THEATER | "The Harty Boys Save Christmas," thanks to Comedy Suitcase, at the Bryant-Lake Bowl

Joshua English Scrimshaw (left) and Levi Weinhagen in The Harty Boys Save Christmas. Photo courtesy Comedy Suitcase.

On Sunday night at the Bryant-Lake Bowl, the most magical moment in Comedy Suitcase's The Harty Boys Save Christmas had nothing to do with presents or snow or mistletoe: it was when a young child laughed out loud, with a contagious giggle, at a punch line involving Ayn Rand. I can tell you how Santa gets down those chimneys, but I can't tell you quite how Joshua English Scrimshaw and Levi Weinhagen pulled their magical feat off.

The Harty Boys Save Christmas is the second outing by the intrepid parodies of Edward Stratemeyer's most famous duo; their debut was in The Harty Boys and the Case of the Missing Platypus, which was a big hit in the 2009 Fringe Festival and was revived earlier this year at the BLB. I missed that production in both its incarnations, but I heard good things about it and made sure I didn't miss this, the Harty Boys' sophomore sleuthing.

the harty boys save christmas, presented through december 19 at the bryant-lake bowl. for tickets ($15/$12 adults, $6 kids) and information, see bryantlakebowl.com.

The Harty Boys shows are advertised as family-friendly, and indeed, Scrimshaw and Weinhagen play to kids with broad gags and physical comedy under the fleet direction of Shanan Custer. Whereas you might catch one or two knowing adult references in a Children's Theatre show, though (in A Christmas Story, the Old Man receives a symbolic blue [bowling] ball from his wife), and several in an episode of Sesame Street, cowriters Scrimshaw and Weinhagen, who also star as the eponymous Harty Boys, spew them out in a constant blizzard. And by "adult references," I don't mean ribald jokes—there are only a few of those. I mean references to philosophy, literature, and social theory. The ideal audience for this production would be a six-year-old with a Ph.D.

The plot has Fred (Scrimshaw) and Jack (Weinhagen) Harty trying to save Christmas from an aggrieved woman known only as That Crazy Santa Lady (Karen Wiese-Thompson) and her uptight German—excuse me, Austrian—henchman (Matt Rein). For help, they have their father Philmore (Ari Hoptman), their mother Lana (Leslie Ball), and their best friend Becca (Sulia Altenberg). As they save (or fail to save) a series of Twin Cities landmarks including Southdale, the Minneapolis Macy's, and the Guthrie (though Joe Dowling has a sense of humor, I doubt he'd appreciate the references to "that crazy leprechaun who runs the place"), they come closer to understanding the true motivation of That Crazy Santa Lady. Do they save Christmas? Well, the show ain't called The Harty Boys Save Christmas for nothin'.

The things this show does well, it does very well. Scrimshaw and Weinhagen are brave physical comedians, and they have a nice way with intentionally clumsy moments like late cues and stuck doors. The Harty Boys Save Christmas is worth seeing for its climax alone, an extended slow-motion battle with a missile from a rocket launcher that does for a tiny budget and a stage in the back of a bowling alley what Avatar did for CGI animation. Only James Cameron would have tried to make a $500 million 3D movie about sexy blue Ewoks, and only a Scrimshaw would try to stage an epic action sequence at the Bryant-Lake Bowl Theater.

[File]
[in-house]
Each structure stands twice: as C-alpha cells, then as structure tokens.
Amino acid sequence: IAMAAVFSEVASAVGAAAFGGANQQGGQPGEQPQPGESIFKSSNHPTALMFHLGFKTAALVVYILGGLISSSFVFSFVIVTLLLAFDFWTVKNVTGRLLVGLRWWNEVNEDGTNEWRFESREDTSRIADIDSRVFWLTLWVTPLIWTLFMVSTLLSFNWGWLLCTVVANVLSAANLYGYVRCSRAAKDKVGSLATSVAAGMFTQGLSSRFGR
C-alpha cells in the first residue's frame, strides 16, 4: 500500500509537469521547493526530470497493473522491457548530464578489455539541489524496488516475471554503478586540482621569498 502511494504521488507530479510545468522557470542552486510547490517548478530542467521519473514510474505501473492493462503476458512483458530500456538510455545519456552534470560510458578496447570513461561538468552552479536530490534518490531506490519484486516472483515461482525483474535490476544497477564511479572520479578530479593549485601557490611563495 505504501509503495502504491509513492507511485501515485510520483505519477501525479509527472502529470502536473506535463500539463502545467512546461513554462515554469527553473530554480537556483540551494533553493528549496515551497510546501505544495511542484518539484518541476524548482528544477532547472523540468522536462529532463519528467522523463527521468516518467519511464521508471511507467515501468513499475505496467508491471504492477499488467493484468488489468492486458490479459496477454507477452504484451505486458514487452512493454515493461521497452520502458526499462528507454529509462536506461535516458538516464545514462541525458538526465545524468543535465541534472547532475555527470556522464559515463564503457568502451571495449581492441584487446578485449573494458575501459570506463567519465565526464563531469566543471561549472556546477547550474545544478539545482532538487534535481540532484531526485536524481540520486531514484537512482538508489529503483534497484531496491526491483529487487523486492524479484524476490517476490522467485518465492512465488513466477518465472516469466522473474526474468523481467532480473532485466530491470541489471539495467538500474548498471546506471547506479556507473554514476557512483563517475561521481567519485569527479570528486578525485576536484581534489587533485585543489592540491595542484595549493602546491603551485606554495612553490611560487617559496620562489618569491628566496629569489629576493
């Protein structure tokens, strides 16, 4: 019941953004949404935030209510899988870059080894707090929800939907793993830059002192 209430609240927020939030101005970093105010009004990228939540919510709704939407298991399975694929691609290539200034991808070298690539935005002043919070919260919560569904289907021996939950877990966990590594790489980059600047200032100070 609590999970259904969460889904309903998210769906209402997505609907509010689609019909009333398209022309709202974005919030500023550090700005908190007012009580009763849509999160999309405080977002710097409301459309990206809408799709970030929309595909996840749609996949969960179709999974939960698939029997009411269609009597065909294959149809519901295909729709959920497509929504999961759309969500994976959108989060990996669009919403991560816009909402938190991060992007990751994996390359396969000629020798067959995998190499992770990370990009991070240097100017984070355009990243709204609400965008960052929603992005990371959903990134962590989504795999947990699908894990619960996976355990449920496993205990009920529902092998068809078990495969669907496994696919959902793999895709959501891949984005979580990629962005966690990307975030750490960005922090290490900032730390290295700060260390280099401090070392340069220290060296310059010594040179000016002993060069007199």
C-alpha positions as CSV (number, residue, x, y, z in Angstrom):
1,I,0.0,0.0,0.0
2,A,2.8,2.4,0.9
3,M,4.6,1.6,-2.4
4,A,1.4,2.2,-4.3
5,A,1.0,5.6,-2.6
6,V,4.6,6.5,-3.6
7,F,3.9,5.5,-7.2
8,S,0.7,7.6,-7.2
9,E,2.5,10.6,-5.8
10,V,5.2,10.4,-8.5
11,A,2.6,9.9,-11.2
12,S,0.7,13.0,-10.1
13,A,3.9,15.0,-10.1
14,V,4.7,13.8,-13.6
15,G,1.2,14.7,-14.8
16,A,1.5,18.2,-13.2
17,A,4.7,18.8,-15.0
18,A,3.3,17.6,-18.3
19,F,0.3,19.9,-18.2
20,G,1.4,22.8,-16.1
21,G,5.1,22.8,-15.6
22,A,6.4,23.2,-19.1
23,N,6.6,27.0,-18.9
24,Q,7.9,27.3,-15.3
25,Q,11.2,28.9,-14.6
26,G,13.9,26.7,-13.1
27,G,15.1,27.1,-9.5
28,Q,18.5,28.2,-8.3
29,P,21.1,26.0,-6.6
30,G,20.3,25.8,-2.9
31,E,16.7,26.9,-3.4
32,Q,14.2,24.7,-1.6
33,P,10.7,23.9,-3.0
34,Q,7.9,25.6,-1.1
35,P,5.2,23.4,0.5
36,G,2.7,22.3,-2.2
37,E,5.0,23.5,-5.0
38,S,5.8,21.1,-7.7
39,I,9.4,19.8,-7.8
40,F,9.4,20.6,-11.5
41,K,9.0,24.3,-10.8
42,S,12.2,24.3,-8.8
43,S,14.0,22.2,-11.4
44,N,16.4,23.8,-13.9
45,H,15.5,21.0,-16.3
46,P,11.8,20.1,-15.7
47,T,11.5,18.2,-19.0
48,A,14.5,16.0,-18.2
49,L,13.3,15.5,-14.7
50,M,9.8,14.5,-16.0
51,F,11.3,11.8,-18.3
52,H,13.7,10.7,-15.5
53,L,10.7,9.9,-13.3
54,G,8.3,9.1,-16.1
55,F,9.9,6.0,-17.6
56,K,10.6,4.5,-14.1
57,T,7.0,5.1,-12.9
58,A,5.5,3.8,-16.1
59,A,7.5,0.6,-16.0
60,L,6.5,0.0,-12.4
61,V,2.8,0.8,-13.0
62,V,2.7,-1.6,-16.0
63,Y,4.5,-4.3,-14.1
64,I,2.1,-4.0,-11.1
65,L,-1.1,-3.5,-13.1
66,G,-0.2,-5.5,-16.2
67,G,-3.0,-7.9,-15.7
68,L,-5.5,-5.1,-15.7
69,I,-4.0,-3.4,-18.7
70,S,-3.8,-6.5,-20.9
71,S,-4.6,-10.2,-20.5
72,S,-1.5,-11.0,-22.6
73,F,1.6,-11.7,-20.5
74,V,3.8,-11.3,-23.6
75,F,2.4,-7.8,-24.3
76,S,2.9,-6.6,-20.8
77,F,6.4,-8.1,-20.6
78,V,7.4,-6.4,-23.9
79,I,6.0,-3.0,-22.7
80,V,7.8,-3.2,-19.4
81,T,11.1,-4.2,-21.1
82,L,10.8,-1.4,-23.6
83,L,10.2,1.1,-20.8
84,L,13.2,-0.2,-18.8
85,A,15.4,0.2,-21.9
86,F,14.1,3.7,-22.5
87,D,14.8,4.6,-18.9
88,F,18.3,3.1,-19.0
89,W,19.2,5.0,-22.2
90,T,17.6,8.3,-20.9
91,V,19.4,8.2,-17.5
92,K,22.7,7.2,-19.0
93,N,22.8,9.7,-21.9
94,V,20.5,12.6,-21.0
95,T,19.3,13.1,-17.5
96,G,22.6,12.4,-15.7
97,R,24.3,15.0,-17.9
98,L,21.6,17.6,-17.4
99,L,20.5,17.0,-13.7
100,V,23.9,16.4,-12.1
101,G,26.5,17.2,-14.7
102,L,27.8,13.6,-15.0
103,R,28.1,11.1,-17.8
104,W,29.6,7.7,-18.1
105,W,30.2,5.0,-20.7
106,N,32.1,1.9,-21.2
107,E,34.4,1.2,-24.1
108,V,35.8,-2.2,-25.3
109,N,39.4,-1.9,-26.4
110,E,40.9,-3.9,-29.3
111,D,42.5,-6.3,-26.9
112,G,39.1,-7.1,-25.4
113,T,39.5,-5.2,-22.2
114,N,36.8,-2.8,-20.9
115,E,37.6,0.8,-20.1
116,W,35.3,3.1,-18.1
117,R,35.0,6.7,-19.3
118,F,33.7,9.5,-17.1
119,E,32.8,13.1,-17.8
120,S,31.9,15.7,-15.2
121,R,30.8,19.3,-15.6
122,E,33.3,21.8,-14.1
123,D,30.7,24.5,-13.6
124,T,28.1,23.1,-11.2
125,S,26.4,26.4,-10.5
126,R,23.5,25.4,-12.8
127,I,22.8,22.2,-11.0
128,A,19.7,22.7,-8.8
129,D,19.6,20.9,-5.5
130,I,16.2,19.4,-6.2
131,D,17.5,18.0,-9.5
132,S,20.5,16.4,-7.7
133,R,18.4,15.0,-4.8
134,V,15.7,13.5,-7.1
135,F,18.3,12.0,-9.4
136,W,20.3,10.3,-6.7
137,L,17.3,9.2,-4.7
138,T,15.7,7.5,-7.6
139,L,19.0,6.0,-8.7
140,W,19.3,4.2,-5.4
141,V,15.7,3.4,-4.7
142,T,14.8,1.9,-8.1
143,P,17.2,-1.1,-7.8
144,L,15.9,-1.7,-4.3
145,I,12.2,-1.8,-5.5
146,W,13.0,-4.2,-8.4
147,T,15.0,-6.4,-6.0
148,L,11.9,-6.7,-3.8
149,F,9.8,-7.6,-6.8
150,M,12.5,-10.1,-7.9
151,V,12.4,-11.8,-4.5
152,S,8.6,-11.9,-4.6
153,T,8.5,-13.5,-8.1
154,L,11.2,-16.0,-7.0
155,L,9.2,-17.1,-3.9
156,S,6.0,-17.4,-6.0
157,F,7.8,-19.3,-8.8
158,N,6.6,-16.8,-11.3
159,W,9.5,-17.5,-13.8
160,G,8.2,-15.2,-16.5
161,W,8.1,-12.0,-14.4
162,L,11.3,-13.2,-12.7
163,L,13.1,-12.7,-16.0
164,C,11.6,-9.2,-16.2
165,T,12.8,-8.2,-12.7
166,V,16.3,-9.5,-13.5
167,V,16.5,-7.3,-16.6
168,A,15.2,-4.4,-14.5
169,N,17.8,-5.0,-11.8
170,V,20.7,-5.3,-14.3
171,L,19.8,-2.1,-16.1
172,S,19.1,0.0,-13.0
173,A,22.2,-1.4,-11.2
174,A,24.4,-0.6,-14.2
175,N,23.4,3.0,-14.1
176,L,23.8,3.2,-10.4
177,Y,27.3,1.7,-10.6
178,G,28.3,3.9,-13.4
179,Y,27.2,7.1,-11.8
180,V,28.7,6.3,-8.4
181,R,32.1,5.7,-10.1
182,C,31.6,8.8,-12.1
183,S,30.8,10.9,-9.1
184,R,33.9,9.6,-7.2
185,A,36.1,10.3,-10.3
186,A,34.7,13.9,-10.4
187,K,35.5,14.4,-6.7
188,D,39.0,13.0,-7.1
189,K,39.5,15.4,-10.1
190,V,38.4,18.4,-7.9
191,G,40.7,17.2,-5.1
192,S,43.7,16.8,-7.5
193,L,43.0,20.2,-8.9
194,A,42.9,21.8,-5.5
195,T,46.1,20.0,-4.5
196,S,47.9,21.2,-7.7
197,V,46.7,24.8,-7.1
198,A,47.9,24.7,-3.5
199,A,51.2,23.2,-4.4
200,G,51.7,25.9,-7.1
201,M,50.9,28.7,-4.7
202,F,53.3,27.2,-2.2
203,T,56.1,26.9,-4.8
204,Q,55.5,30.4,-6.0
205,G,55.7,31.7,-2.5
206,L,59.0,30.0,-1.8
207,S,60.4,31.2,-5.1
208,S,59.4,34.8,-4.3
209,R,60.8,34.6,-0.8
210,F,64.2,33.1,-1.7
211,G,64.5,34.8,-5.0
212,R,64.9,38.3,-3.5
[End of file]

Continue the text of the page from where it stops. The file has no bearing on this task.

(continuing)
That said, there are other things the show doesn't do very well, and you wonder why it tries to do them at all. Comedy Suitcase's mission statement says that the company "strives to bridge the gap between imaginative children's theater and sophisticated comedy for adults." It's a big ambition, and The Harty Boys Save Christmas might have been more successful if "sophisticated comedy for adults" wasn't defined as being synonymous with "esoteric cultural references." It feels like Scrimshaw and Weinhagen wrote a funny script, then got Harold Bloom blackout drunk and had him do a rewrite. The show tries so hard that it verges on becoming a satire of itself.

The script is also awkward in its handling of the fact that the Harty Boys' gendered world has been out-of-date for several decades now. The script sends up the Boys' sexism, but the kids in the audience are growing up with no memory of a world where more boys than girls graduate from college each year. Becca enjoys Sylvia Plath, which is appropriate given that Becca and the Harty Boys are waging the gender battles of the 1960s.

Gender stereotypes are still with us, but the male conviction that women should be barefoot and pregnant in the kitchen may not be the most relevant concern for young girls in Minnesota today. The script acknowledges that the Hardy Boys' ideas about gender haven't been current for 50 years, so what exactly, in a show meant for children, is the point of spending so much time talking about those ideas? This is one area where the acknowledgement that there is a difference between a show for adults and a show for children might have been an appropriate concession to make.

So I don't know if I would bring my young children (if I had young children) to The Harty Boys Save Christmas—but I must in honesty report that against the odds, this show really does work. As that deadly missile chased the Hardy Boys, seemingly to their doom, down the center aisle of the theater, the preschool-age girl in front of me turned around with her eyes full of tears. Was this the end for the brave brothers? When the duo came running back, their lives miraculously spared, and landed with pratfalls on the stage, the girl's tears immediately turned to laughter. Boy howdy, dear reader, that is the magic of theater!

This production is featured in the Daily Planet's complete guide to holiday theater. Throughout the holiday season, the guide will be updated with links to new Daily Planet reviews—so you'll know who's been naughty and who's been nice.